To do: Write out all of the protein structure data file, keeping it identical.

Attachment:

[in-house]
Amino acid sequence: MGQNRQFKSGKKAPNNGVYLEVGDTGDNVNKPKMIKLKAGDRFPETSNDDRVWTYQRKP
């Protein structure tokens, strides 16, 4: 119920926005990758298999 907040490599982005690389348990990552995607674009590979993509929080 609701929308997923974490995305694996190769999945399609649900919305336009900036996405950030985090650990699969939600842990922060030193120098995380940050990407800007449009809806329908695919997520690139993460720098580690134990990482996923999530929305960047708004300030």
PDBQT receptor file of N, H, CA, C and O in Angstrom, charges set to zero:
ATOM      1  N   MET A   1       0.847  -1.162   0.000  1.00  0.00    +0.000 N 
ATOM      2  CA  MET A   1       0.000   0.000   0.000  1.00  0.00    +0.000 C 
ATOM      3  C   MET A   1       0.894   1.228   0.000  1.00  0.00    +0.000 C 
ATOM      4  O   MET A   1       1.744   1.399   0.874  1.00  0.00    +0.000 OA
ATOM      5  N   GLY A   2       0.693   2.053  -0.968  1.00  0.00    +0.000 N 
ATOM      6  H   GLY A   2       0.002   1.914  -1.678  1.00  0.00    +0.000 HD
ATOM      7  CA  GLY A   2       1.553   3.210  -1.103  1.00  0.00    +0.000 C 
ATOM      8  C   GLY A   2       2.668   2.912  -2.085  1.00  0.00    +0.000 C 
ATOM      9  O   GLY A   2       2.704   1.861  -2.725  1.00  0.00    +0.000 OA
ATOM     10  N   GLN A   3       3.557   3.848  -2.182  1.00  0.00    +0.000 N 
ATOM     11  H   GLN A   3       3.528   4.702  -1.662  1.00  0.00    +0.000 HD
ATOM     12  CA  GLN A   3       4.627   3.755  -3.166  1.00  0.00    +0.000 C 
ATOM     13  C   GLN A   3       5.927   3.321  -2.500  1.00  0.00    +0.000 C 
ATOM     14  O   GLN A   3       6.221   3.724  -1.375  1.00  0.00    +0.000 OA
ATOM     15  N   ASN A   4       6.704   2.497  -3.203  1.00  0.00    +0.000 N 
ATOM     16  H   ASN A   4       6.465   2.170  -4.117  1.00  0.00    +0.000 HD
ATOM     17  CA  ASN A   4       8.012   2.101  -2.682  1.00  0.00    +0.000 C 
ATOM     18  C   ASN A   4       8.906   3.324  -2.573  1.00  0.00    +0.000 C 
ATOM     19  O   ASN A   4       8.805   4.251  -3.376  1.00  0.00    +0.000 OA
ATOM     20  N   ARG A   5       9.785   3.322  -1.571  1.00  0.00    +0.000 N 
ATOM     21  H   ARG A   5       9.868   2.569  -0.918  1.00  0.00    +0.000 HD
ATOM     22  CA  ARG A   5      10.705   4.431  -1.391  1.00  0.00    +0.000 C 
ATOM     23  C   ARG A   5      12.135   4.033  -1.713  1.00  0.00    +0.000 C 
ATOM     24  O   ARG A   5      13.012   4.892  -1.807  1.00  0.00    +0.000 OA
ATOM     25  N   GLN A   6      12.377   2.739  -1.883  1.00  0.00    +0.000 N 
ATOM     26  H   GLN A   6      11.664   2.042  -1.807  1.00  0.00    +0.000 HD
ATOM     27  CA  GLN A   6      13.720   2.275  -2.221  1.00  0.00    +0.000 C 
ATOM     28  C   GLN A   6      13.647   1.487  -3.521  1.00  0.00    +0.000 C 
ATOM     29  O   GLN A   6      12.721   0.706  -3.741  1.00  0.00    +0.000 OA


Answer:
[in-house]
Amino acid sequence: MGQNRQFKSGKKAPNNGVYLEVGDTGDNVNKPKMIKLKAGDRFPETSNDDRVWTYQRKP
């Protein structure tokens, strides 16, 4: 119920926005990758298999 907040490599982005690389348990990552995607674009590979993509929080 609701929308997923974490995305694996190769999945399609649900919305336009900036996405950030985090650990699969939600842990922060030193120098995380940050990407800007449009809806329908695919997520690139993460720098580690134990990482996923999530929305960047708004300030």
PDBQT receptor file of N, H, CA, C and O in Angstrom, charges set to zero:
ATOM      1  N   MET A   1       0.847  -1.162   0.000  1.00  0.00    +0.000 N 
ATOM      2  CA  MET A   1       0.000   0.000   0.000  1.00  0.00    +0.000 C 
ATOM      3  C   MET A   1       0.894   1.228   0.000  1.00  0.00    +0.000 C 
ATOM      4  O   MET A   1       1.744   1.399   0.874  1.00  0.00    +0.000 OA
ATOM      5  N   GLY A   2       0.693   2.053  -0.968  1.00  0.00    +0.000 N 
ATOM      6  H   GLY A   2       0.002   1.914  -1.678  1.00  0.00    +0.000 HD
ATOM      7  CA  GLY A   2       1.553   3.210  -1.103  1.00  0.00    +0.000 C 
ATOM      8  C   GLY A   2       2.668   2.912  -2.085  1.00  0.00    +0.000 C 
ATOM      9  O   GLY A   2       2.704   1.861  -2.725  1.00  0.00    +0.000 OA
ATOM     10  N   GLN A   3       3.557   3.848  -2.182  1.00  0.00    +0.000 N 
ATOM     11  H   GLN A   3       3.528   4.702  -1.662  1.00  0.00    +0.000 HD
ATOM     12  CA  GLN A   3       4.627   3.755  -3.166  1.00  0.00    +0.000 C 
ATOM     13  C   GLN A   3       5.927   3.321  -2.500  1.00  0.00    +0.000 C 
ATOM     14  O   GLN A   3       6.221   3.724  -1.375  1.00  0.00    +0.000 OA
ATOM     15  N   ASN A   4       6.704   2.497  -3.203  1.00  0.00    +0.000 N 
ATOM     16  H   ASN A   4       6.465   2.170  -4.117  1.00  0.00    +0.000 HD
ATOM     17  CA  ASN A   4       8.012   2.101  -2.682  1.00  0.00    +0.000 C 
ATOM     18  C   ASN A   4       8.906   3.324  -2.573  1.00  0.00    +0.000 C 
ATOM     19  O   ASN A   4       8.805   4.251  -3.376  1.00  0.00    +0.000 OA
ATOM     20  N   ARG A   5       9.785   3.322  -1.571  1.00  0.00    +0.000 N 
ATOM     21  H   ARG A   5       9.868   2.569  -0.918  1.00  0.00    +0.000 HD
ATOM     22  CA  ARG A   5      10.705   4.431  -1.391  1.00  0.00    +0.000 C 
ATOM     23  C   ARG A   5      12.135   4.033  -1.713  1.00  0.00    +0.000 C 
ATOM     24  O   ARG A   5      13.012   4.892  -1.807  1.00  0.00    +0.000 OA
ATOM     25  N   GLN A   6      12.377   2.739  -1.883  1.00  0.00    +0.000 N 
ATOM     26  H   GLN A   6      11.664   2.042  -1.807  1.00  0.00    +0.000 HD
ATOM     27  CA  GLN A   6      13.720   2.275  -2.221  1.00  0.00    +0.000 C 
ATOM     28  C   GLN A   6      13.647   1.487  -3.521  1.00  0.00    +0.000 C 
ATOM     29  O   GLN A   6      12.721   0.706  -3.741  1.00  0.00    +0.000 OA